People across the world unwittingly consume roughly 5 grams of plastic each week in the course of daily life, or about the weight of a credit card, according to Australian researchers. That’s about 250 grams per year—more than a half-pound of plastic every 12 months.
A new study commissioned by the World Wide Fund for Nature—formerly known as the World Wildlife Fund—suggests that over the course of seven days, the average person consumes 2,000 tiny plastic particles and fibers, 1,769 of which come from drinking water alone.
How plastics get into humans
Microplastics come from larger discarded objects that break down over time into smaller pieces. They get into waterways and enter the food chain when eaten by fish and other marine life. The issue has thus far received “an inadequate global response by governments,” the researchers said in a statement.
An appendix to the report notes that many factors have an impact on the exact amount of microplastics you will ingest, such as age and lifestyle. Specific effects on human health are not yet fully understood. High levels of exposure to microplastics can effect the lungs, liver, and brain cells, as well as sexual function, fertility. They are believed to lead to an increased occurrence of certain cancers.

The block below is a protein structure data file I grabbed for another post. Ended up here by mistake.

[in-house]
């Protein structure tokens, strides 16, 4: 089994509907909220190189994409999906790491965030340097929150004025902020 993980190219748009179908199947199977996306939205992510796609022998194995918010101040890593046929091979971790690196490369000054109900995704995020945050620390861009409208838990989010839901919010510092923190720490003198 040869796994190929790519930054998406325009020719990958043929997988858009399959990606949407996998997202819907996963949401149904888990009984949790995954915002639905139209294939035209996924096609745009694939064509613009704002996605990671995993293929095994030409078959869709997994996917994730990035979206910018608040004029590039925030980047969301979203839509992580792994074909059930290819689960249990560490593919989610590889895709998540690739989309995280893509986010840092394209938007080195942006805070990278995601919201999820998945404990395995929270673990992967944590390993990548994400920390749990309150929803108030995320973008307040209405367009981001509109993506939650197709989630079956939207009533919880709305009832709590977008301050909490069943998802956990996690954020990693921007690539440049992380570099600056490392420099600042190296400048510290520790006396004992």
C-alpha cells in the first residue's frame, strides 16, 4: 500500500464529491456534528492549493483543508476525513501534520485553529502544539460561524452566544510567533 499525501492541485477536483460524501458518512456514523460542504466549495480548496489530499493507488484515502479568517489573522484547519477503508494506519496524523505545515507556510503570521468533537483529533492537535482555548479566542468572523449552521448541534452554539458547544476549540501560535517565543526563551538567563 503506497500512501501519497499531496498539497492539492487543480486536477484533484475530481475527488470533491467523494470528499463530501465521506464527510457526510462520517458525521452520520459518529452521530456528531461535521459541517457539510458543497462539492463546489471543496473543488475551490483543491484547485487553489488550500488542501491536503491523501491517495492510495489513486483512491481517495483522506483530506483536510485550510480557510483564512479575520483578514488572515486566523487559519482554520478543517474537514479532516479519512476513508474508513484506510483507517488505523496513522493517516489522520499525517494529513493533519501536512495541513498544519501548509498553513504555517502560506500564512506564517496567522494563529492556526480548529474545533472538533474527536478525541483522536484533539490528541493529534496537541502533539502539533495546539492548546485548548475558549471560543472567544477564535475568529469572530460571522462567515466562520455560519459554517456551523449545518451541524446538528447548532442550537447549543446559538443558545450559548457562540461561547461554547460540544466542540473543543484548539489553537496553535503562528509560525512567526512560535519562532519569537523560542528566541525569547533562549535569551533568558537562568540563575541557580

The different ways plastics enter your system
Microplastics can get into your system via, among other things, honey, sugar, rice, pasta, bread, milk, utensils, cutlery, toothpaste, toothbrushes, and chicken gizzards.
The number of microparticles the average person ingests per week depends on what they eat:
Water: 1769 microparticles per week
Shellfish: 182 microparticles per week
Salt: 11 microparticles per week
Beer: 10 microparticles per week
Where you live matters
The amount of microplastics one takes in varies by geographical region—water in the US contains about twice as much plastic as in Europe, the study says:
For an American, that comes out to nearly five plastic fibers in every half-liter of water they drink:
By: Justin Rohrlich